Examples of Program Success 

A team of City Year corps members was assigned to the Higginson Lewis K-8 School at the start of the 2012-2013 school year and over the next two years contributed to significant improvements in MCAS ELA and math scores. Higher Ground connected the School to a student team from the Boston Architectural College (BAC) Gateway Program that spent a semester developing a building improvement plan that we have shared with BPS and the Mayor’s office. Due to Higher Ground efforts, Friends of the Children is working with high risk students at Higginson K-2 School, Generations Inc. is working with David Ellis School on reading and literacy skills, Families First is working with Higginson K-2 School on a Family Engagement pilot program and the BAC Gateway Program is working with the Ellis School on a building improvement plan.


4. Youth Development and Leadership

Higher Ground began operations in June 2011 by teaming up with the Center for Teen Empowerment (TE) and supported TE to advance a youth development and employment program. Research indicates that it is critical for urban youth aged 14 to 21 to have paid work experiences as part of healthy social development. We launched this effort as a summer pilot in 2011 through the hiring of teenagers and young men and women from our initial impact zone. We continued the program through the 2013-2014 school year by adding an after-school employment component. More than 100 youth have been employed to date and we have reached more than 500 additional youth through events, parties, dialogues and outreach activities. The neighborhood has benefited from increased safety as a result of the community outreach work of the TE Youth Organizers and there is increased understanding and cooperation between police and the community as a result of the dialogues and peace summits they organized.

 

Budget  $10,000.00
Category  Youth Development, General/Other Youth Leadership
Population Served Adolescents Only (13-19 years) At-Risk Populations Unemployed, Underemployed, Dislocated
Program Short-Term Success 

In the three years that TE has been operating at the Warren Street site, their presence has already brought a level of calm and peace to the intersection of Warren Street and MLK Blvd. Violence has not been eliminated by any means. But, TE has laid a strong foundation for substantial reduction in youth violence for years to come. In the aftermath of a double fatal shooting of two young men in May 2013 TE and Higher Ground led formation of a coalition of residents, organizations and police and public officials to combat violence. On August 20, 2014, TE Youth Organizers sponsored a police community dialogue attended by a diverse audience of 150, mostly youth, along with Police Commissioner Evans and most of BPD's command staff. These kind of short term accomplishments will continue throughout the coming year.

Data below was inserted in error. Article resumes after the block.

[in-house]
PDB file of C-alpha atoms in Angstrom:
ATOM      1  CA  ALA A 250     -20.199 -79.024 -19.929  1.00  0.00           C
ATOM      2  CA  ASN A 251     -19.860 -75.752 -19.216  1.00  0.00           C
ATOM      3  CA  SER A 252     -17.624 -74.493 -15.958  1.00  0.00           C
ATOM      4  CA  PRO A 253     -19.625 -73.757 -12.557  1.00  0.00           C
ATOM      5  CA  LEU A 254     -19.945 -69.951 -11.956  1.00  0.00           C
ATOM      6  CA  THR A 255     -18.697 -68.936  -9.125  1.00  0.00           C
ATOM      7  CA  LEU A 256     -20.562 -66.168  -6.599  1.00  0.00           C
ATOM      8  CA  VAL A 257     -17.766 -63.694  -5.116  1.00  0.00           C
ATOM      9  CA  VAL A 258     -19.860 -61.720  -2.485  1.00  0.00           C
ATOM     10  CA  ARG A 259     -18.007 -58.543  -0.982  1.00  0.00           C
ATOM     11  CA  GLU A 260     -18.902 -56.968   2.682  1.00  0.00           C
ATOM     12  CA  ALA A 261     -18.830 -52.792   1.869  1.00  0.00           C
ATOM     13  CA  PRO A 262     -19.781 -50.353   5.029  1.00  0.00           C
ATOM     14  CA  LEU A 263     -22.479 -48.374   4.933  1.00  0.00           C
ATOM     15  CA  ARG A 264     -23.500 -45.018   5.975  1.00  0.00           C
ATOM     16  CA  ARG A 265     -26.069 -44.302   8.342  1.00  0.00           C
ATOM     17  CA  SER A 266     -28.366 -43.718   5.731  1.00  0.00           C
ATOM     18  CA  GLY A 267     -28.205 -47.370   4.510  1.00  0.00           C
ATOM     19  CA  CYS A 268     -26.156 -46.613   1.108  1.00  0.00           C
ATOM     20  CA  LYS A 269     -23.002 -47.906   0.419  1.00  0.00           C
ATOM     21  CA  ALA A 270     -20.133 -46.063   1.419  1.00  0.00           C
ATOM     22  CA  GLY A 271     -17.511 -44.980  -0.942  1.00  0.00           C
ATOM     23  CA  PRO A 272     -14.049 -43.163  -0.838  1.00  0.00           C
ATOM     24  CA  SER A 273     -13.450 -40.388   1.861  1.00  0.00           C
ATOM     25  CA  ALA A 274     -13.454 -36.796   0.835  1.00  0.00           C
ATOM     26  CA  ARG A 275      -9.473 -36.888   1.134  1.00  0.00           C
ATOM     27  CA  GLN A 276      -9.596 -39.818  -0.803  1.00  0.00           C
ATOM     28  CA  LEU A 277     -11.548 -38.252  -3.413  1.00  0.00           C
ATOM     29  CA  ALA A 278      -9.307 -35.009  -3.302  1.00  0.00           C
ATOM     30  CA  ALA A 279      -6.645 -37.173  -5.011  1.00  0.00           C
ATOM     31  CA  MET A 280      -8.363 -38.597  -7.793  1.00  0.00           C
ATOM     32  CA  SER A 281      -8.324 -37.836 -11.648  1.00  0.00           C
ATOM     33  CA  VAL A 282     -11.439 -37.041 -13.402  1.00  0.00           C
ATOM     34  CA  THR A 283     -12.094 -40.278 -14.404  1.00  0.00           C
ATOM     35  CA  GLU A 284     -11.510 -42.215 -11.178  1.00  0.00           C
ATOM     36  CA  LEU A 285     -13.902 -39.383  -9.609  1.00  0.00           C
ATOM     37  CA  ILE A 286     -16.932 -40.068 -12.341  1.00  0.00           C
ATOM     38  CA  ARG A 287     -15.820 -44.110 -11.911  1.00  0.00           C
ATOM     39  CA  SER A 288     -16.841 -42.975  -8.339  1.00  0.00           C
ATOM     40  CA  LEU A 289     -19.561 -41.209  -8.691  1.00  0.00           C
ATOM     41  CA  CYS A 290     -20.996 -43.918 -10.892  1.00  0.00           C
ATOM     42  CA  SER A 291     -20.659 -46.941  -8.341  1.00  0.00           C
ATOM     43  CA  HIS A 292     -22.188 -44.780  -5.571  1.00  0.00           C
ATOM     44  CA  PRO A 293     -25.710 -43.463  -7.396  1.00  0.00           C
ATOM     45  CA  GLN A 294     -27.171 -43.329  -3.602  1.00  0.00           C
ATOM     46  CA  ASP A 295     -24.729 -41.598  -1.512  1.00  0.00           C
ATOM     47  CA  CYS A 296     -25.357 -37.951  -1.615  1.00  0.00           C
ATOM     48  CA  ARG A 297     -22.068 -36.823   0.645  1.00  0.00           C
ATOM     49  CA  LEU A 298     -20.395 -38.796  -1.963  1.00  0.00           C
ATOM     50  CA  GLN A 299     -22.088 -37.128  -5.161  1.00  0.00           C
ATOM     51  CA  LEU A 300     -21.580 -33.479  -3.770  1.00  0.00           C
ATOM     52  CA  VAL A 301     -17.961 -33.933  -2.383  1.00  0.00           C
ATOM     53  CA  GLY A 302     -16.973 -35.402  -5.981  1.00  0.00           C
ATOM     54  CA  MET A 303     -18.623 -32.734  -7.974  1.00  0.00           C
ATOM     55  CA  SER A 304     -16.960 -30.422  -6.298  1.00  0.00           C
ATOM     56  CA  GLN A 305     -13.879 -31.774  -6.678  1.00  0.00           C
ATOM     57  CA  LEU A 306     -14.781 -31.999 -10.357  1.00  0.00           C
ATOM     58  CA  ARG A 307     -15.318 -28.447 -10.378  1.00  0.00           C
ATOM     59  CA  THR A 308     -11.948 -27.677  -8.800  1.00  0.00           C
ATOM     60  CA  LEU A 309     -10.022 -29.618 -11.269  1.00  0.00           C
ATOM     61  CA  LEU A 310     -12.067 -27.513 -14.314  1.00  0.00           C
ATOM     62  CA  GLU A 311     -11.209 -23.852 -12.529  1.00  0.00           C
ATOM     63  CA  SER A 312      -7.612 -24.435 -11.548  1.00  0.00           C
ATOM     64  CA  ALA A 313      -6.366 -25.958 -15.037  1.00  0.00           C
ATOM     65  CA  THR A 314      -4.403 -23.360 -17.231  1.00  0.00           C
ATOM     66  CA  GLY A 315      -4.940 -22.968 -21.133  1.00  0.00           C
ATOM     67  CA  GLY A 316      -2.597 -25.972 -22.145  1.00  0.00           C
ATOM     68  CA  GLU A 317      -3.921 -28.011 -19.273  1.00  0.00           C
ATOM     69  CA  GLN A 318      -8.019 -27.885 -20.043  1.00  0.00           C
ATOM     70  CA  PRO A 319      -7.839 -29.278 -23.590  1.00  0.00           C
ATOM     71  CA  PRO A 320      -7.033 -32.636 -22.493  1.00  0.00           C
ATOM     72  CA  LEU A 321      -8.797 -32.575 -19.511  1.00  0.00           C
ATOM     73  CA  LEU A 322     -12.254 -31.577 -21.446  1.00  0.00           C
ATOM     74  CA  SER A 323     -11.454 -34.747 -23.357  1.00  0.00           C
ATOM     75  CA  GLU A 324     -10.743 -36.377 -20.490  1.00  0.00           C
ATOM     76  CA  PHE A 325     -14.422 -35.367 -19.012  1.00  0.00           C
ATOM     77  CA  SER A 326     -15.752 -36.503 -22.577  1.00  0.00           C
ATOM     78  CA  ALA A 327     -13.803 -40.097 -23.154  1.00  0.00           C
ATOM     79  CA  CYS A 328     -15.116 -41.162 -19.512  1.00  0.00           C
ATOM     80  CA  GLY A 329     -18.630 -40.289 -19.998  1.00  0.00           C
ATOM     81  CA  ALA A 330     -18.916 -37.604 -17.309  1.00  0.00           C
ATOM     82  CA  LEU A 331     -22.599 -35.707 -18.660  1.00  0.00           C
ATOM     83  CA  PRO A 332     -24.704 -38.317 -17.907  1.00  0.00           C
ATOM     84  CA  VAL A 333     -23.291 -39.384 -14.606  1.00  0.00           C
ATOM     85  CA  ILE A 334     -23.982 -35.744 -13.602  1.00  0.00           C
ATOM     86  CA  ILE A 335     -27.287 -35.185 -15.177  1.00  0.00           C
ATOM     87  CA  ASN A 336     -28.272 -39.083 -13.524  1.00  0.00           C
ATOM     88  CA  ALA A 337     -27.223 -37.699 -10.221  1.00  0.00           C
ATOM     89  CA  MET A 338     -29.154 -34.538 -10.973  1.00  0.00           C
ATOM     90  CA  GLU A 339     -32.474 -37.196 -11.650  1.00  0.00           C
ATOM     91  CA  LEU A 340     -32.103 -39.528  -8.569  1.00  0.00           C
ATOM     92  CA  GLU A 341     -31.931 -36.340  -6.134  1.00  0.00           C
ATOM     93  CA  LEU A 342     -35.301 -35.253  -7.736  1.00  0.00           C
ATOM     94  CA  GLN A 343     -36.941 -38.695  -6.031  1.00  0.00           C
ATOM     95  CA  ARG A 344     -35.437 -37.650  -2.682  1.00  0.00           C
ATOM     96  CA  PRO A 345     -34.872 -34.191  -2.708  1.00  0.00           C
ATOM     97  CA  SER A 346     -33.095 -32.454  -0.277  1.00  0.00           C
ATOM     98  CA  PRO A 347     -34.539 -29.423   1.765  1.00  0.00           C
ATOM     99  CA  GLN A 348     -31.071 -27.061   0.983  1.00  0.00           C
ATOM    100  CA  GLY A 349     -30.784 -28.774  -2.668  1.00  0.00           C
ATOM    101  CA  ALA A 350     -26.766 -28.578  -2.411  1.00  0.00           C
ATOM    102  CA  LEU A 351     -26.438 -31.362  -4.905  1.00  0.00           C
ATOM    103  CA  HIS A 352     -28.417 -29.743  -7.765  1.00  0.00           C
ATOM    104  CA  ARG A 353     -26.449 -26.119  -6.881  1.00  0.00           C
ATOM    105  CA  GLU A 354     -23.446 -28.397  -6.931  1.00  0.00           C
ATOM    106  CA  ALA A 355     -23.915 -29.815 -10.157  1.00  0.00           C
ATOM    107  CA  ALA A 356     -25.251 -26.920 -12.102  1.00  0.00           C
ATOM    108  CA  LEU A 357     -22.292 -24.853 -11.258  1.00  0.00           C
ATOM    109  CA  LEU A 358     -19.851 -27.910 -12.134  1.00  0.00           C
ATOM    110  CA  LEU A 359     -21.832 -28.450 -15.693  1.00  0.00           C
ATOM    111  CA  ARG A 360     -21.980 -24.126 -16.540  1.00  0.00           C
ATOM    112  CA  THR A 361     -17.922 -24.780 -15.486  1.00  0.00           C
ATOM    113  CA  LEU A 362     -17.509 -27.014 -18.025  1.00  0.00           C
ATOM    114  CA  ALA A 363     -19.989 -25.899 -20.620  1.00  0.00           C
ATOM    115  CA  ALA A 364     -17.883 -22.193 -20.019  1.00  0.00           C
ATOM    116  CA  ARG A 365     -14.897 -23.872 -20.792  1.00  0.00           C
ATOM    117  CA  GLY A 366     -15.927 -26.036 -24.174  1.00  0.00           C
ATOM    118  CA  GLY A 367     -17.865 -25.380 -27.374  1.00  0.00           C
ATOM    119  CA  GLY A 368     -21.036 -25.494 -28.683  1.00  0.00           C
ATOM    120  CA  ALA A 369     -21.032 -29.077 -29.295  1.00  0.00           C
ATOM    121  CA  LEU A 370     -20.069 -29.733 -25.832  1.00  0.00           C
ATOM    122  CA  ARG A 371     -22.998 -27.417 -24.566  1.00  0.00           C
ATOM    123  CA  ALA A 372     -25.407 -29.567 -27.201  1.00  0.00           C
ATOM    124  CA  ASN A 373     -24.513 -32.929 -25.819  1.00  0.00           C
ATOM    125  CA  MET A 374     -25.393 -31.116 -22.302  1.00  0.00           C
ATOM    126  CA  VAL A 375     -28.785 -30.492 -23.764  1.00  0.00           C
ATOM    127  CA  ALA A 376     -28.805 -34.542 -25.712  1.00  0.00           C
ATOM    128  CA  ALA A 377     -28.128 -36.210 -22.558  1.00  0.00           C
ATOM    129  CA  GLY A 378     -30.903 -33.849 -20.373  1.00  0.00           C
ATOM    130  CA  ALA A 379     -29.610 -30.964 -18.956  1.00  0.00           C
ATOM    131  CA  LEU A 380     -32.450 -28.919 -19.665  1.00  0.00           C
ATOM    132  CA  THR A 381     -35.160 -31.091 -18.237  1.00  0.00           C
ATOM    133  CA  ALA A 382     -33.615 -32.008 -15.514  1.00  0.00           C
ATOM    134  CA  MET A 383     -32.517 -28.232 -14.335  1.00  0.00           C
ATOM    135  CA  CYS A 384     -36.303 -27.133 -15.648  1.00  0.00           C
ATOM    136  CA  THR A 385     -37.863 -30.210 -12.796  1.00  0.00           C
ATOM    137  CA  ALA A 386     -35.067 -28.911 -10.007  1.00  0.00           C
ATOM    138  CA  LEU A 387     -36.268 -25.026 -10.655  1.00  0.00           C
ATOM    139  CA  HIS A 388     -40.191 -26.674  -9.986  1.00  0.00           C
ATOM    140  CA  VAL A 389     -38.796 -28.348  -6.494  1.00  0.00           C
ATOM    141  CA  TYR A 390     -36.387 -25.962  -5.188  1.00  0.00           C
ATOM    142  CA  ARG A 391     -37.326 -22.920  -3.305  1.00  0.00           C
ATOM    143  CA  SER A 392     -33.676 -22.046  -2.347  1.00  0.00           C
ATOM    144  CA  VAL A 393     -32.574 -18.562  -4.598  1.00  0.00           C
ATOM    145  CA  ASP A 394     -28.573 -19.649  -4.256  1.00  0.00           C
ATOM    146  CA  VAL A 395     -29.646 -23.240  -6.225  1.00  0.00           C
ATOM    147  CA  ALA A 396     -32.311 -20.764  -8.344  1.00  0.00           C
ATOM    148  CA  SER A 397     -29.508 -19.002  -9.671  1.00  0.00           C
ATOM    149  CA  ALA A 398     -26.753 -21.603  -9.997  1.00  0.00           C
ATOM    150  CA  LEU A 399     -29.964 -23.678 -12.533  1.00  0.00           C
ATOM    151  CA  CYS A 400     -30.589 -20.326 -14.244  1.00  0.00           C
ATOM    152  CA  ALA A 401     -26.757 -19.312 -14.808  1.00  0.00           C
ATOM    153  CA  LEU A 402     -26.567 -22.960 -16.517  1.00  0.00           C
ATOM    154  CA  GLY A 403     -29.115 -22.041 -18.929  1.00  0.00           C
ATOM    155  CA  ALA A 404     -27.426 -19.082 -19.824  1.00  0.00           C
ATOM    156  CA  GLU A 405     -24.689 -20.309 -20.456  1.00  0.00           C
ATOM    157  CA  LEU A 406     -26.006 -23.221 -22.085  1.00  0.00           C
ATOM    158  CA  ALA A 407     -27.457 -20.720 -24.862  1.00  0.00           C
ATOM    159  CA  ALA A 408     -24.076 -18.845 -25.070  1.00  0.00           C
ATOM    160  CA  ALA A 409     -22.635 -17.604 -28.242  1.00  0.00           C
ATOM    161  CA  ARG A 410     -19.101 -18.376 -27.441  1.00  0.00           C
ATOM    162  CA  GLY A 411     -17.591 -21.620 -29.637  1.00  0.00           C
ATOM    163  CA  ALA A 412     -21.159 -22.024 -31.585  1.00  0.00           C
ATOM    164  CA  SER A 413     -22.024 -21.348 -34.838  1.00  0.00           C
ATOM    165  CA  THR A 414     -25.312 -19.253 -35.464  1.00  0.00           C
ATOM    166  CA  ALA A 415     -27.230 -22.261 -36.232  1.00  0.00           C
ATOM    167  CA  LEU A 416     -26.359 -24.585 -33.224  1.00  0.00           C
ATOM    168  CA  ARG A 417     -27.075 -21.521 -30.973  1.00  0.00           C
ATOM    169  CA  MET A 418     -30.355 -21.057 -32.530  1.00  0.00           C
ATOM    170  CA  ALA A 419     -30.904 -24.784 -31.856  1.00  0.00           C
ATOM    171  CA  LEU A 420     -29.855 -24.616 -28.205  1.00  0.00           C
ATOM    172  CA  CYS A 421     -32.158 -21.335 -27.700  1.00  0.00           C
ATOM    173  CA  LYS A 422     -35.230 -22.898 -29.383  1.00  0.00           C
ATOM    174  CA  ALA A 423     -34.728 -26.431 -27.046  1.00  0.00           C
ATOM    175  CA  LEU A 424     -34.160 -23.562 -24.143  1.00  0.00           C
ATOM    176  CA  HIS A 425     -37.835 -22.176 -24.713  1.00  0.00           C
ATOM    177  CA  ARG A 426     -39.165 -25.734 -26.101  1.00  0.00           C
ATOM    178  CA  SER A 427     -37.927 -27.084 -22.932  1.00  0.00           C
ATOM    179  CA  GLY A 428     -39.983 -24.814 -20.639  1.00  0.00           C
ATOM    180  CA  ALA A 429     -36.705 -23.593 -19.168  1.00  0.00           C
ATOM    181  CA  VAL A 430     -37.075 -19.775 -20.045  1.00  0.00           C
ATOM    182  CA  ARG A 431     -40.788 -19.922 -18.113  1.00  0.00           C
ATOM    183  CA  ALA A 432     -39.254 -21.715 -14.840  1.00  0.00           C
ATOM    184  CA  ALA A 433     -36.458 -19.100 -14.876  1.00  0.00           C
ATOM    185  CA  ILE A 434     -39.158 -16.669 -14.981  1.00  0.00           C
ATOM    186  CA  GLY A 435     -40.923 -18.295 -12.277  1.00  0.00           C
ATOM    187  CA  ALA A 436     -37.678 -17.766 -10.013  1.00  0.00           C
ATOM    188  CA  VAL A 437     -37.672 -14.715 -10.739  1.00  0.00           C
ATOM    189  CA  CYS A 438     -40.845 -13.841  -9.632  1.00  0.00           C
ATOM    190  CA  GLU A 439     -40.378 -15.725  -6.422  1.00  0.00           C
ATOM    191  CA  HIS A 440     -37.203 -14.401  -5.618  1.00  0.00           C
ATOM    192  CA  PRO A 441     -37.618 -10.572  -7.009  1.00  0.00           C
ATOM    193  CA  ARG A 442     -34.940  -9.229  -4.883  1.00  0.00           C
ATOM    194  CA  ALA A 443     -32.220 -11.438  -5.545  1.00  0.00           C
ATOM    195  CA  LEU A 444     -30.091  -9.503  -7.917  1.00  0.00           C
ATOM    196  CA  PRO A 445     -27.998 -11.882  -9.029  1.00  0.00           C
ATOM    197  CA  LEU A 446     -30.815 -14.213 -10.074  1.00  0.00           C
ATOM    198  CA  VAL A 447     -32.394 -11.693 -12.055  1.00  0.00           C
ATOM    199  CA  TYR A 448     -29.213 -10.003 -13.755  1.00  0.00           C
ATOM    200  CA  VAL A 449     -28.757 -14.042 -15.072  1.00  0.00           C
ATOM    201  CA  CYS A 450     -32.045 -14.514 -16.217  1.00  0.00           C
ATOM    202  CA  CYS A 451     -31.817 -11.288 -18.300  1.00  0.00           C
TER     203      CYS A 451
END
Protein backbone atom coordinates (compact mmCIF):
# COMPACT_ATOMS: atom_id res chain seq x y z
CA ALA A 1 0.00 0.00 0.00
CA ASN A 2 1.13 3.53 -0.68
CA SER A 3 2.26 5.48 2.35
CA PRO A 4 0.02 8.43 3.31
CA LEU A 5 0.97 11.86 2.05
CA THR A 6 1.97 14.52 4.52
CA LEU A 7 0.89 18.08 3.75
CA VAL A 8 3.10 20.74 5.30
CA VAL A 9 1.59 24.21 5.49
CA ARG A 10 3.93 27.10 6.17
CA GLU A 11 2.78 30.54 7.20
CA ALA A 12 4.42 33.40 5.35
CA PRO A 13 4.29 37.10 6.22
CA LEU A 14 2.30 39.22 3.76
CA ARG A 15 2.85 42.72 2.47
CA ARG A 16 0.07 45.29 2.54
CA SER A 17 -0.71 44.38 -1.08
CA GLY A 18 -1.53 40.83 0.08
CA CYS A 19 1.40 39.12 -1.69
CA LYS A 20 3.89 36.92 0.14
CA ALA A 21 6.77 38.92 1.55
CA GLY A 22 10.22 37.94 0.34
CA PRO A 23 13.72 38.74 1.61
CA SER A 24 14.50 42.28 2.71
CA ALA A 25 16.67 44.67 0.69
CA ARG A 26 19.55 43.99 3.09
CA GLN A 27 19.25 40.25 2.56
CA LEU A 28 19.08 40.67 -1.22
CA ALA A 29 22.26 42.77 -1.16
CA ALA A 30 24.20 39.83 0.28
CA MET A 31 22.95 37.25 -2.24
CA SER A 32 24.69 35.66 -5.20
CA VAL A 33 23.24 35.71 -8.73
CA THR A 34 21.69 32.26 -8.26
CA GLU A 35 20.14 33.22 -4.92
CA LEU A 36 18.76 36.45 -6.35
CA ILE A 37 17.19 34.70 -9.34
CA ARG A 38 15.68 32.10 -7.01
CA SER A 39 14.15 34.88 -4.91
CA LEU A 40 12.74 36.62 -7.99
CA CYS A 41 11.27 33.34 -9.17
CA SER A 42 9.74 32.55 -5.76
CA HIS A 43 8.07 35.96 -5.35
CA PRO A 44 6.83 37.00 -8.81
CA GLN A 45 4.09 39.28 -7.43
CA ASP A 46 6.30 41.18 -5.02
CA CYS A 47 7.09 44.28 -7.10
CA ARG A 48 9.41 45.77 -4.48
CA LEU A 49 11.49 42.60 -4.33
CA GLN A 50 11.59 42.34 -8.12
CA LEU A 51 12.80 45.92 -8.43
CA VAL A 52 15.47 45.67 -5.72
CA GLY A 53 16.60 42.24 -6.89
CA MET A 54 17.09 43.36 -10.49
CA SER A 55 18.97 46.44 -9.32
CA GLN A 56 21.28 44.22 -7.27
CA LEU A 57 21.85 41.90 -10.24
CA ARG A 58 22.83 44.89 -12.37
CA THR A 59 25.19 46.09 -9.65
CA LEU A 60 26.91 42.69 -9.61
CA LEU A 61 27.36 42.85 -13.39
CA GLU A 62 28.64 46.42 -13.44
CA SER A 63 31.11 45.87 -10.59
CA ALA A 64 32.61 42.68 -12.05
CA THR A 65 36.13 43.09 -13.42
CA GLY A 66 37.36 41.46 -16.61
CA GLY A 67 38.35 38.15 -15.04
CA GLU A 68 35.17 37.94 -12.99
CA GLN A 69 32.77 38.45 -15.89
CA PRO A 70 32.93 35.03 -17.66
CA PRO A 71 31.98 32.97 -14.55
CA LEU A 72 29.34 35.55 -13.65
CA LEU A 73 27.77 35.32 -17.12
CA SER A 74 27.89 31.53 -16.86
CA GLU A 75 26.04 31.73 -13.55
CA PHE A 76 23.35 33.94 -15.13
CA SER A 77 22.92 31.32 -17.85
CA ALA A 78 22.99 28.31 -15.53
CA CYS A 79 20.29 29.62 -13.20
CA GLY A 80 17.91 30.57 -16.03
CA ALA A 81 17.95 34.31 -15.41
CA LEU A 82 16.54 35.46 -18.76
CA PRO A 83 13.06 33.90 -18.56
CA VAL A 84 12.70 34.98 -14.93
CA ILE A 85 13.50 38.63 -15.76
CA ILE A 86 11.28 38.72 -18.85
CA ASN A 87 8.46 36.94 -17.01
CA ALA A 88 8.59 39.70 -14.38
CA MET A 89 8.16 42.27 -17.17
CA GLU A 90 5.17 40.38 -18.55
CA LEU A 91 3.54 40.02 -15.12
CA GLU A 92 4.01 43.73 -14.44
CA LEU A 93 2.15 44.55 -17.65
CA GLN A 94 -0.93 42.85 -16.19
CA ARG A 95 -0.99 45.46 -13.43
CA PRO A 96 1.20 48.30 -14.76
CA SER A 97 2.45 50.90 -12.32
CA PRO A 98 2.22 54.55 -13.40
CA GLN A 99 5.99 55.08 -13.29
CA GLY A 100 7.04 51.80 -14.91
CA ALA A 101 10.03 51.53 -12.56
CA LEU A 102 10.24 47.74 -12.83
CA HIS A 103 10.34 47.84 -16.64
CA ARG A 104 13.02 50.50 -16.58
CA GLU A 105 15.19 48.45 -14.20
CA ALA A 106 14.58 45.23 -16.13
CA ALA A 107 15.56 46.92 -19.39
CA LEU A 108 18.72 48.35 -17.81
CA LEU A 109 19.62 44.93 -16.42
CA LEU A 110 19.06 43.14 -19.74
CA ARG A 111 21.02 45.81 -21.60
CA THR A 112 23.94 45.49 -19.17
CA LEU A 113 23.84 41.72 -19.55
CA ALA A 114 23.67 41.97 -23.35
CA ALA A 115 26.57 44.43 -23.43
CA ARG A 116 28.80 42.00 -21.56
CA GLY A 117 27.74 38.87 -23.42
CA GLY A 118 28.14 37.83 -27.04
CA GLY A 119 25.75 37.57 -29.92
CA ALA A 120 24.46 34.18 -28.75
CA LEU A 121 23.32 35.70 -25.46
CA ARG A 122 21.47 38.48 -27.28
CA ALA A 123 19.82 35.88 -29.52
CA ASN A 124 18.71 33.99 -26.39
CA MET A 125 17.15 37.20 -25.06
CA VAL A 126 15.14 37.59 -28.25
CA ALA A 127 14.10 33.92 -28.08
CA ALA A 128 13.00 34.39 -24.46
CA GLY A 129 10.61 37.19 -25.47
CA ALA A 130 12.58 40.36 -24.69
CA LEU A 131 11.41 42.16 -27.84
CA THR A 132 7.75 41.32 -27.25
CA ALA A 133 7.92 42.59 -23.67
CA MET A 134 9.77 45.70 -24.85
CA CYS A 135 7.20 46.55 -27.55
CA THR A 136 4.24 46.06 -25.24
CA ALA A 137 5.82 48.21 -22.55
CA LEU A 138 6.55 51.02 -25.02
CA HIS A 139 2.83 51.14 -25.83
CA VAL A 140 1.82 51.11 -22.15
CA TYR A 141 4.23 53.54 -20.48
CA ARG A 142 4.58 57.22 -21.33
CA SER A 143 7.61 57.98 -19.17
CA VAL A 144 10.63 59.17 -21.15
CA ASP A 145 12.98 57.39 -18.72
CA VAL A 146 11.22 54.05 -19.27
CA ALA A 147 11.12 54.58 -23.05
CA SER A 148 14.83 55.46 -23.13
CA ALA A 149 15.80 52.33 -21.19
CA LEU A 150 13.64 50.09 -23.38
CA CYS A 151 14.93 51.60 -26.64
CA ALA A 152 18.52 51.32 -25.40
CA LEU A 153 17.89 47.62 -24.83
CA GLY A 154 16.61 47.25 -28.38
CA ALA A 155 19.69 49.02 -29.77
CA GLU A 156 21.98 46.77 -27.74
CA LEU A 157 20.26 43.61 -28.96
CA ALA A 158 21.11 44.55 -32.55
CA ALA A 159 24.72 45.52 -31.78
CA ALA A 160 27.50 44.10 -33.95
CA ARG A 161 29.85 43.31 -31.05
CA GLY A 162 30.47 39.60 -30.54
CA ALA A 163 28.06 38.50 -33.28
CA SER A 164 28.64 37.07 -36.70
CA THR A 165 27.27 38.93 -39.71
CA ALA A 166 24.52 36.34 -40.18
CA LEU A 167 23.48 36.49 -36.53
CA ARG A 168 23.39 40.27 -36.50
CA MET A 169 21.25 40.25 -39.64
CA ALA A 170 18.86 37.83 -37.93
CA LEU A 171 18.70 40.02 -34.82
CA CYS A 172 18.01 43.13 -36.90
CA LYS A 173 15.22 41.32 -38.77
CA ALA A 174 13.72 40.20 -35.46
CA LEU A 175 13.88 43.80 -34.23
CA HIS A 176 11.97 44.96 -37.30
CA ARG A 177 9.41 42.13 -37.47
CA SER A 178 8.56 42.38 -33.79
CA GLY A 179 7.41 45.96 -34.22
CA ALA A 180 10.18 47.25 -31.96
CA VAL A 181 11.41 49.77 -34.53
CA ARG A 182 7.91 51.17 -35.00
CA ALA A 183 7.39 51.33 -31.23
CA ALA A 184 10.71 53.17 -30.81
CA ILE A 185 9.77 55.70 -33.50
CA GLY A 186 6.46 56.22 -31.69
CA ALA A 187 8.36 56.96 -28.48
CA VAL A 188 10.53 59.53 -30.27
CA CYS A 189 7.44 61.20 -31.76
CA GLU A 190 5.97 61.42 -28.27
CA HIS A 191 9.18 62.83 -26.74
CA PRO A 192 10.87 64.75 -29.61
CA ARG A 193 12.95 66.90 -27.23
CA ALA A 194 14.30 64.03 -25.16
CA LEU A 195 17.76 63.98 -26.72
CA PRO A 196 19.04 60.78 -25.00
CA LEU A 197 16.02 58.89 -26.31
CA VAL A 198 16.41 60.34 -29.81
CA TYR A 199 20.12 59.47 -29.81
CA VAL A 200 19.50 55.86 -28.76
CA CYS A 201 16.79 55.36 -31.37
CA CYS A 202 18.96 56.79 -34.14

As a result of TE and Higher Ground collaboration youth and their families have increased access to needed services and the support of our Navigator/Advocate.

Program Long-Term Success 

We expect that the graduates of the Warren Street Teen Empowerment Youth Organizing and Leadership Development program be key element of the transformation of the Higher Ground target area. Risks associated with incidents of violence and trauma resulting from being a victim or witness of violence are major barriers to healthy communities. Children concerned about safety going to and from school are less likely to be able to concentrate on the learning that needs to take place within school and are denied the education that takes place in out of school time in the neighborhood. TE Youth Organizer will not only improve their own chances for graduating from high school and on a clear path towards finding meaningful employment and/or accessing higher education but will increase such opportunities for hundreds of other youth in the neighborhood.

Program Success Monitored By 

Teen Empowerment tracks attendance at events and conducts self-assessments following completion of each summer and after school session.  Youth that ask for Higher Ground support complete an intake form that provides detailed information that is the basis of referrals to other services offered through Higher Ground or its network of social service providers.

An independent study of Teen Empowerment’s work in the East End of Somerville suggests that the program’s efforts were responsible for a 50% decrease in the level of juvenile crime in Somerville’s highest crime neighborhoods during the six years since Teen Empowerment began its work in Somerville. 

Compared to their peers, youth who have worked at Teen Empowerment leave the program with higher levels of employability and greatly improved self-esteem and are more civically engaged, and these impacts are sustained over time.

Examples of Program Success